I can think of few fields that mine so many aspects of our culture and beliefs, and, respectively and accordingly evoke so many visceral emotions as adoption.  To varying extents for each individual involved, no matter from what angle he or she may be involved — parent of any variety, adoptee, extended family members, friends, and so forth — this is a medical issue, a social issue, a financial issue, a religious issue, a trust issue, a legal issue, and about a dozen other stripes.  It might very well be the most intense experience — if by ‘experience,’ we mean a lifelong, ongoing incident for most — in the lives of the parents who bring a child into the world and then trust virtual strangers to love and raise that child, the parents who are chosen to do so, and the child to whom all of this happens, long before they have a literal and figurative voice with which to speak their piece.

I don’t have all the answers.  I’ve never claimed to have all the answers.  I can speak from my experiences and those in which I’ve had personal involvement.  And as a general practice, I try not to judge the actions of others, particularly when they are in the throes and coping with the impacts of an experience as intensely beautiful and/or terrifying as adoption.

But in such throes, folks lose their damn minds, to speak the South Side English of my upbringing.  And when we additionally factor in the social implications of internet discourse — in which anonymity breeds artificial testicular fortitude and a flawed sense of self-importance, followed by the moral flexibility of a keyboard contortionist — and we run across some absolute insanity.  Not afraid to call a duck a duck on this one.

So in this first installment of a two-parter, I want to fire off some of the adoptive parent insanity I’ve come across in the course of two domestic adoptions.  They’re just snippets, but they indicate the extremes to which some couples will go/run/sink in their quest to build a family, in the process ironically losing sight of the strength of character they have invariably promised to a young woman considering placing a child with them.  You’re not a jerk just for thinking of any of these.  Our minds go to crazy places during intense experiences.  But I’m not shy about saying that you’re probably a jerk if you’ve DONE any of these things.  If you need explanation as to why, I’d be happy to extrapolate.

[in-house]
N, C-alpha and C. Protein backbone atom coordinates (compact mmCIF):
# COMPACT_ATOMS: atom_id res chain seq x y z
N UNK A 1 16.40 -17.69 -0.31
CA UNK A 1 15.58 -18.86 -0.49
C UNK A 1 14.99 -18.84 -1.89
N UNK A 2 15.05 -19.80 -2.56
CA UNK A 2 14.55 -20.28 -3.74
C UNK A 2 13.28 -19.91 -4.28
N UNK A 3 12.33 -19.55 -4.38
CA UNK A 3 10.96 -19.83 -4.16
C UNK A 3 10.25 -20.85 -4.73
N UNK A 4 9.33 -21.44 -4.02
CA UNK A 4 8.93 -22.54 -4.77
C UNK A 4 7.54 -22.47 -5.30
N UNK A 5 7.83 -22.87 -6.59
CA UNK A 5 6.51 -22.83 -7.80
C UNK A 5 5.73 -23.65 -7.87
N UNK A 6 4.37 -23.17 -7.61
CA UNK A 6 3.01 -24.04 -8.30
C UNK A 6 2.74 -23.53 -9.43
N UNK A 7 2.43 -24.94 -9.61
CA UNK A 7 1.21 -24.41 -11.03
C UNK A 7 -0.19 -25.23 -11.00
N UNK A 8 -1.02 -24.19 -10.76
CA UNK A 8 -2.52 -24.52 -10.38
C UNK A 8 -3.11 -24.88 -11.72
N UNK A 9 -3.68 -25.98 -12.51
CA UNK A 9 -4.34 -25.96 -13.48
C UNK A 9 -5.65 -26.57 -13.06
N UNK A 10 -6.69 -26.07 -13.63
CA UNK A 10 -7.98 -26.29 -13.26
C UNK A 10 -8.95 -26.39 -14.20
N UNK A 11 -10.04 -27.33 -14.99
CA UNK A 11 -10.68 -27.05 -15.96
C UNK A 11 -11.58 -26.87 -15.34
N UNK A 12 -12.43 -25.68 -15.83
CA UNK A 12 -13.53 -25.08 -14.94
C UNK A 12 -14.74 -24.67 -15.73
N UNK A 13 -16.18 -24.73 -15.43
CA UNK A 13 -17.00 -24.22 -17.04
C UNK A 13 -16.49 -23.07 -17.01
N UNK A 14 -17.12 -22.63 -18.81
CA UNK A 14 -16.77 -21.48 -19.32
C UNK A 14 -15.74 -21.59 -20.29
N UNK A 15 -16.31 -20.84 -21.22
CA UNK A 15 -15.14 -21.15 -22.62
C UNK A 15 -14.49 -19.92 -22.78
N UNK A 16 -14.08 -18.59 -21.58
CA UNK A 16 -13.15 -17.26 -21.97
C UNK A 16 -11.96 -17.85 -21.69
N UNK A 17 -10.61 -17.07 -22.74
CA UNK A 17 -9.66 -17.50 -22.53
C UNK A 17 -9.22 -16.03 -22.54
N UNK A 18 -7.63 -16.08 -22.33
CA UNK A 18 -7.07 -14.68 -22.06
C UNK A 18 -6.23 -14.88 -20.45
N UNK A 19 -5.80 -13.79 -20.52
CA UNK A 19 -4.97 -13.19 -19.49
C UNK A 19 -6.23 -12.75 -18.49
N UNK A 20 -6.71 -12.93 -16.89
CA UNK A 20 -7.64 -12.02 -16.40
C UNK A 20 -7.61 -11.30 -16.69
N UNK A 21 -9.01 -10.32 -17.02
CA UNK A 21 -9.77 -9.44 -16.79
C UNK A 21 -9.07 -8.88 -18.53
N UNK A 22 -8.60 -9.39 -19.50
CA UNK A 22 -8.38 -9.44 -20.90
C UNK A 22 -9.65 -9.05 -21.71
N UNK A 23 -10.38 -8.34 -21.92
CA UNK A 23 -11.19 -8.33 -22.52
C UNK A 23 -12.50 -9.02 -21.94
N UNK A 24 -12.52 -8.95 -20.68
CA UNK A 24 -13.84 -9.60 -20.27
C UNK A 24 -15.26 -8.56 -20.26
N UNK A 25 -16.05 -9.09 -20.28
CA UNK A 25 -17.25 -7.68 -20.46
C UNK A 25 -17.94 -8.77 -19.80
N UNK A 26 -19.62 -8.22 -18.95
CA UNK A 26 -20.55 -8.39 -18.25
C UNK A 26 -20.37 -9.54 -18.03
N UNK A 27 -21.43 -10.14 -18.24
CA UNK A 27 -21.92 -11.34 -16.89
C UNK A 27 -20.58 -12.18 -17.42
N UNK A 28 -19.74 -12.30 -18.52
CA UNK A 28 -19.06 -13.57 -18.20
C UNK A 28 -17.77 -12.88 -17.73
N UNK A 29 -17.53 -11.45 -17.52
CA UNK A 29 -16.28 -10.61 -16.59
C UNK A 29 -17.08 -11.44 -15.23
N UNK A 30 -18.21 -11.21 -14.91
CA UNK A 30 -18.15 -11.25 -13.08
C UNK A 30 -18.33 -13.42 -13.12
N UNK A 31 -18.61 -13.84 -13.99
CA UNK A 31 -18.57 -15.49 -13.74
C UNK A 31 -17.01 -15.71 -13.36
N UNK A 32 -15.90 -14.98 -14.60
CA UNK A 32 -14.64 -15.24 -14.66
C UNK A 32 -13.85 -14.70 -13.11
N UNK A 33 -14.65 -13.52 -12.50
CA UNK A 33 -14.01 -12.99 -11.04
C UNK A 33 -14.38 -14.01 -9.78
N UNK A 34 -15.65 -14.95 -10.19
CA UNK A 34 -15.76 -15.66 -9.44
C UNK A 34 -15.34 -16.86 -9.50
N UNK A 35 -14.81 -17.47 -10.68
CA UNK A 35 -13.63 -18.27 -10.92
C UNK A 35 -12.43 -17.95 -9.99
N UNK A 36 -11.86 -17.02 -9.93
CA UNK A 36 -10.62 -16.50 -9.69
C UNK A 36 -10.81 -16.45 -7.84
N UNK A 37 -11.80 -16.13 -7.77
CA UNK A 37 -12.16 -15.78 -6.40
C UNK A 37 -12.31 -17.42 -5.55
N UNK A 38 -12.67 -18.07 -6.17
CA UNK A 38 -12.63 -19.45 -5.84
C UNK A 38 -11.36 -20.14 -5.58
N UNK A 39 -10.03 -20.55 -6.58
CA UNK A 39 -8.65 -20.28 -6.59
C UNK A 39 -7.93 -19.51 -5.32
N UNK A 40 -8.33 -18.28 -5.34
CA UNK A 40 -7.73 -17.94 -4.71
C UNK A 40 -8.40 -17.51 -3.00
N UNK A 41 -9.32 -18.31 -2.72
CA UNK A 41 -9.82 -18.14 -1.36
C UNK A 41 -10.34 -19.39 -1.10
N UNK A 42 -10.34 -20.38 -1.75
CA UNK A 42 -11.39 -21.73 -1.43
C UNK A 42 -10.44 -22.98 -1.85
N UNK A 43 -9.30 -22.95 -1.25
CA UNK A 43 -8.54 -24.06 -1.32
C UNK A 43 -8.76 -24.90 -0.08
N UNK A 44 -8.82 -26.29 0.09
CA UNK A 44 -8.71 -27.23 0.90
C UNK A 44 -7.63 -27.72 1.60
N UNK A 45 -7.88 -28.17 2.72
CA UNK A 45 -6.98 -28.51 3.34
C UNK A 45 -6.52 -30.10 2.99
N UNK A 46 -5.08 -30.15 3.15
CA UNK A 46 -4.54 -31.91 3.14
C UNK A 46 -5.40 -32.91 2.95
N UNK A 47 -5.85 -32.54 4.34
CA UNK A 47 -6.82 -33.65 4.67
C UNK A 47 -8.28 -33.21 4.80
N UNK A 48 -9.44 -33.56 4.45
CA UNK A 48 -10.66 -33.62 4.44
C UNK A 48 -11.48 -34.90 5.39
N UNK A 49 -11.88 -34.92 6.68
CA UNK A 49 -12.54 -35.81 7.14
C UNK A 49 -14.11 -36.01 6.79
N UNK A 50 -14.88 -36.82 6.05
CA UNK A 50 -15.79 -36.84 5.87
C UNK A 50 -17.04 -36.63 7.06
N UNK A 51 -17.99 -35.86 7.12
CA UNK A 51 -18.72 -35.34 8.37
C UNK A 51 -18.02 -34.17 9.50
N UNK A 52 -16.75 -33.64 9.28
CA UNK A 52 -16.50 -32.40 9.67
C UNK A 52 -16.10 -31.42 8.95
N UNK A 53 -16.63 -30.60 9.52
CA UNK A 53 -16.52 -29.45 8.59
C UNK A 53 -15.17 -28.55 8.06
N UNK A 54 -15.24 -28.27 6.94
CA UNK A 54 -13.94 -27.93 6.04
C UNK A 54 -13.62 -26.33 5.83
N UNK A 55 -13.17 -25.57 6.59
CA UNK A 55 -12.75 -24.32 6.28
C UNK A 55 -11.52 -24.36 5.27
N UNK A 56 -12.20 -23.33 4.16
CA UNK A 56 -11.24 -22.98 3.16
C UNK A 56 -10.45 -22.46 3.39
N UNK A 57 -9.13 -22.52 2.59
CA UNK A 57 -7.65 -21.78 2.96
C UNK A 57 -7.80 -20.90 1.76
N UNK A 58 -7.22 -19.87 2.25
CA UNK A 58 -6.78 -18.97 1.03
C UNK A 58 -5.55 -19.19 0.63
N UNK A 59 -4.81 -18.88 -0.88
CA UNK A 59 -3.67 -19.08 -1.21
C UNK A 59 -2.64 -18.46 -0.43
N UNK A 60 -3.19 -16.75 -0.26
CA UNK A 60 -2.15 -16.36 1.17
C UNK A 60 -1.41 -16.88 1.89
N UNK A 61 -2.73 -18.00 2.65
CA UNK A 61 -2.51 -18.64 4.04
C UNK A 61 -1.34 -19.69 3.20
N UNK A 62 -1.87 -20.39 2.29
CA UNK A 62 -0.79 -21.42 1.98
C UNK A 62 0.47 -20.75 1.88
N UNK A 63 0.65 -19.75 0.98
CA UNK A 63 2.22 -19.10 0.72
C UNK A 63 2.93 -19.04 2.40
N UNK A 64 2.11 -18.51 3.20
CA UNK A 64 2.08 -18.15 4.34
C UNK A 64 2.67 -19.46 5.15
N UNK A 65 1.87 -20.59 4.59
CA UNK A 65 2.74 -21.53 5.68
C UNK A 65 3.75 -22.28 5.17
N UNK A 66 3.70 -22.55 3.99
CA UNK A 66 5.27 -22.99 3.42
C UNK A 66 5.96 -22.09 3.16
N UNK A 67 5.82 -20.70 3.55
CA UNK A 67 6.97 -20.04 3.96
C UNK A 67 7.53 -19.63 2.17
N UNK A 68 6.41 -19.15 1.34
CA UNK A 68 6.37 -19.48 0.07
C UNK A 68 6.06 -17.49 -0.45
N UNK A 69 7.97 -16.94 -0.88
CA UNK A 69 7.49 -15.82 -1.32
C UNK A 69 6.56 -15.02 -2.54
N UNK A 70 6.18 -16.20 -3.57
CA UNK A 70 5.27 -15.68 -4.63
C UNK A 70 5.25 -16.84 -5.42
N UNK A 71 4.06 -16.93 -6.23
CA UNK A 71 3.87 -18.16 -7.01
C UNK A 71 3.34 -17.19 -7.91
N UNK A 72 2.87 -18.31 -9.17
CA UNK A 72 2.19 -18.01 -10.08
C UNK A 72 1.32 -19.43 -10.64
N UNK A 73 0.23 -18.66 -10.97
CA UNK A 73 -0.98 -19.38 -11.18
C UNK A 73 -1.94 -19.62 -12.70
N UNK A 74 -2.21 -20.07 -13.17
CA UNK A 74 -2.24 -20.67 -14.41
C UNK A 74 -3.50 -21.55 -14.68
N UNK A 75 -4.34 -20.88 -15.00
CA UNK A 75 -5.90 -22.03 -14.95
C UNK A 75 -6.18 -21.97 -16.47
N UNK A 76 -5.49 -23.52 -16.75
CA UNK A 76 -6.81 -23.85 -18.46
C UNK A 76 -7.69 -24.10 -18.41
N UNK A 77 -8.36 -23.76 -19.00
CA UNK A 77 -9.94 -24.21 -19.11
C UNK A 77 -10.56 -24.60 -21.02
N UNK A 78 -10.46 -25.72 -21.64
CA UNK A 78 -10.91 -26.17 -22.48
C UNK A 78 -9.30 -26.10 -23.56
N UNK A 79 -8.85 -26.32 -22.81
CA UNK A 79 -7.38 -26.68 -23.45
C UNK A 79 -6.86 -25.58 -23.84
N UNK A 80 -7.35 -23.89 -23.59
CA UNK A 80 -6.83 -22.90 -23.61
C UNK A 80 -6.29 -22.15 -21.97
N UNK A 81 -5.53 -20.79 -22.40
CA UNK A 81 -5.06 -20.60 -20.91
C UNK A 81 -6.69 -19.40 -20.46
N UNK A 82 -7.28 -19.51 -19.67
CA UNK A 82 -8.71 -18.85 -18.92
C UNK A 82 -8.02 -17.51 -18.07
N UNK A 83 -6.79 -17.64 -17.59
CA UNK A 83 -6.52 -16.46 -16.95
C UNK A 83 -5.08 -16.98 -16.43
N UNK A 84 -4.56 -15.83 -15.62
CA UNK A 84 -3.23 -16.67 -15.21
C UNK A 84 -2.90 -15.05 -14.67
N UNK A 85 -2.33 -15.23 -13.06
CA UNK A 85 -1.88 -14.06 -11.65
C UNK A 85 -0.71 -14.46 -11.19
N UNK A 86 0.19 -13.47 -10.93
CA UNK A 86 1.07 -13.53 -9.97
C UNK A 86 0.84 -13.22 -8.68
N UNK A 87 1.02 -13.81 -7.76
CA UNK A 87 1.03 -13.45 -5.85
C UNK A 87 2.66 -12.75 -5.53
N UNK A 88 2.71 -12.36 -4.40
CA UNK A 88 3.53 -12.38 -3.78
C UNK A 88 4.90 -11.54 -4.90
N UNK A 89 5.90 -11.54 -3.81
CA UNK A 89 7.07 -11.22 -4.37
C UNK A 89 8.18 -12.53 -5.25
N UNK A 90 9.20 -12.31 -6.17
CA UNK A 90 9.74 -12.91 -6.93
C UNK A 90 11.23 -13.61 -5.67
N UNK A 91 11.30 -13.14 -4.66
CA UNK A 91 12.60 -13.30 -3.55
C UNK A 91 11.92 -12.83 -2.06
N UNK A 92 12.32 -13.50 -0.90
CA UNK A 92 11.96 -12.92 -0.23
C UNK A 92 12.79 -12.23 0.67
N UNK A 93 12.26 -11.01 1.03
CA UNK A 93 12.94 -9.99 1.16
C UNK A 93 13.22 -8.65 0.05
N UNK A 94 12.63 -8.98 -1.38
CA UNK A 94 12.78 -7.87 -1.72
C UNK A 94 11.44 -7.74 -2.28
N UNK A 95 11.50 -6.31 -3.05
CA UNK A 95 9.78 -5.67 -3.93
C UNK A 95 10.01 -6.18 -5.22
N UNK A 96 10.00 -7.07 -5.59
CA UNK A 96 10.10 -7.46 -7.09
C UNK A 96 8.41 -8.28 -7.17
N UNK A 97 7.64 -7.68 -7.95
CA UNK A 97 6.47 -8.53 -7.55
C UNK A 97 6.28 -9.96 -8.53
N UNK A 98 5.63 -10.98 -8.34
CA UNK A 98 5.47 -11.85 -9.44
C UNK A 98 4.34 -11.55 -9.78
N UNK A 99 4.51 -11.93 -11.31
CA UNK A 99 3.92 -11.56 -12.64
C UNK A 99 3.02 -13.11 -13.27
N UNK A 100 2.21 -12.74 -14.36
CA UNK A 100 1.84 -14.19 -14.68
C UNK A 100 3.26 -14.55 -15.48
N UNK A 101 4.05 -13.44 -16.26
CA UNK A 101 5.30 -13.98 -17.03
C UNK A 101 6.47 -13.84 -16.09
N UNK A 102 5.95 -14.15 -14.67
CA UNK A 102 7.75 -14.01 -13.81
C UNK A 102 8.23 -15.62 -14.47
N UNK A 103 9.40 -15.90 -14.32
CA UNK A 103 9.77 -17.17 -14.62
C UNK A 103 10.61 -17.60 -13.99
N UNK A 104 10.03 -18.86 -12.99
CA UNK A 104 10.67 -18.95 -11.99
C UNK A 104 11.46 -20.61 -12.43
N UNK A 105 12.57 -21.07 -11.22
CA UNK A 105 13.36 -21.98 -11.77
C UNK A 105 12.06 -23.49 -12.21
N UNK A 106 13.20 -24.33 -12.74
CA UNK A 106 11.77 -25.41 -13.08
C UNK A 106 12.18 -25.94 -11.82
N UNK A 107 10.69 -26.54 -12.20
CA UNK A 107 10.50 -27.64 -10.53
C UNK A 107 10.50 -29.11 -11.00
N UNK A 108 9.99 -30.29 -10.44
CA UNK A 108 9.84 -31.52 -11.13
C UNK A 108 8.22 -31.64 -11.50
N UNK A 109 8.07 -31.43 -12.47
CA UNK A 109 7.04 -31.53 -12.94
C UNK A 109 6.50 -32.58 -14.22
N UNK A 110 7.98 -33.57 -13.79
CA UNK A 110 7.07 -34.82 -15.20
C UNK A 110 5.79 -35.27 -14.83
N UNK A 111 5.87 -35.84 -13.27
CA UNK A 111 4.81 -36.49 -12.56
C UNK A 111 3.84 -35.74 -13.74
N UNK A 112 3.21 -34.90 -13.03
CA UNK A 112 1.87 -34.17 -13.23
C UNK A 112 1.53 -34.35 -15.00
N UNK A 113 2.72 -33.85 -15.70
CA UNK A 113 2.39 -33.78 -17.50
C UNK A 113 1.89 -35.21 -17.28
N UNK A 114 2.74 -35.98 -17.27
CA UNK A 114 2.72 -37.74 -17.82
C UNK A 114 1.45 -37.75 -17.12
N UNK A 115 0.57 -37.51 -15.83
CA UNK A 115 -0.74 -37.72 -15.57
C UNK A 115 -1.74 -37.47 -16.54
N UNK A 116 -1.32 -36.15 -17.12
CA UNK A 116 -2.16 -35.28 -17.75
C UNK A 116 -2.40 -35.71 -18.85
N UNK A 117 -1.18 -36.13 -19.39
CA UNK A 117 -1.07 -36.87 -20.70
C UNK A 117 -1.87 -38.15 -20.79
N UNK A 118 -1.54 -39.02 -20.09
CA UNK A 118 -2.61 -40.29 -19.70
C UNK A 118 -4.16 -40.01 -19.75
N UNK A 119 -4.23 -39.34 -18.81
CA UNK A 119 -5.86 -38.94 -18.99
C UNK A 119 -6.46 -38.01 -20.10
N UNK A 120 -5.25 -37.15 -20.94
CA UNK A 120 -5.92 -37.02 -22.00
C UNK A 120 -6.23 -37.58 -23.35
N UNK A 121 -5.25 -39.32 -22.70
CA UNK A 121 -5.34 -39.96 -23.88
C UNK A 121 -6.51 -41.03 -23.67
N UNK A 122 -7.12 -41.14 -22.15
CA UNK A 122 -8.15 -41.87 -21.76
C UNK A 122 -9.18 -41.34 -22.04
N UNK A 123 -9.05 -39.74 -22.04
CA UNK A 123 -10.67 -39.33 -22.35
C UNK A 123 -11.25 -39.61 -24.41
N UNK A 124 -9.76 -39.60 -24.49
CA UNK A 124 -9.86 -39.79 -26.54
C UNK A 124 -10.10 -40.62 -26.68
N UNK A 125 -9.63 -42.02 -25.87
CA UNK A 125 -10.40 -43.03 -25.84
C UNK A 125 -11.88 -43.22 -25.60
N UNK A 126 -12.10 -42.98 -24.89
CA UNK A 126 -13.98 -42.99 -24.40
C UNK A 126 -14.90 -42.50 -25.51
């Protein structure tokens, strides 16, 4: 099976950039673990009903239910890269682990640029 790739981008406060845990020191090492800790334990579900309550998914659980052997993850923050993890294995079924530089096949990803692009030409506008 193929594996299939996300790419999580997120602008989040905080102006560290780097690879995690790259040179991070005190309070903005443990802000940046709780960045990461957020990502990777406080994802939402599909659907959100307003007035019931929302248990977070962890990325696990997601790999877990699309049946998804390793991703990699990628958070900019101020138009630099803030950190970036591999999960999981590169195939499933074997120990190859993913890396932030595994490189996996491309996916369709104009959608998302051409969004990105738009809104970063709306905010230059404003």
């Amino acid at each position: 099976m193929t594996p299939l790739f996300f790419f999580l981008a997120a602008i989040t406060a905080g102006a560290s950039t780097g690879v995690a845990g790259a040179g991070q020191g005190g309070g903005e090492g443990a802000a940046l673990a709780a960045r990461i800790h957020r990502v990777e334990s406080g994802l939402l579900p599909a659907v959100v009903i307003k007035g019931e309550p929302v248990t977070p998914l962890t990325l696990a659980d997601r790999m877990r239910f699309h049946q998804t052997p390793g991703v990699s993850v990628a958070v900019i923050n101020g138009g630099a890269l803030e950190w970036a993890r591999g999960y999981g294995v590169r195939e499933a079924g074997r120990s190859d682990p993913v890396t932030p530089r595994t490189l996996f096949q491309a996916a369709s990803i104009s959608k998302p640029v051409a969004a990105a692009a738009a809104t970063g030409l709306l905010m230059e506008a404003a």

• Meticulously making medical stipulations and specifications, in a misguided attempt to essentially catalog order a perfect (white) baby. We were fairly uncomfortable with the profile questionnaire to adopt, in which we were asked to specify which medical conditions, for example, we ‘would accept’ in our baby’s birthparents and extended family.  Raise your hand if you have cancer anywhere in your extended family.  Okay, put your hands down.  How about heart disease?  Asthma?  Allergies?  Hm.  Who in their right minds would look at these near-universal family medical situations and seize a sense of omnipotence, in the form of pseudo-eugenic box-checking?  Unreal.  In the interest of full disclosure, I’ll come clean: we weren’t comfortable with a baby born to HIV+ parents.  We couldn’t fathom having to say goodbye so soon.  But beyond that, we reasoned that virtually all of the conditions listed were feasible for a child born to us biologically, so we’d be jackasses if we tried to edit it out of an adoption situation.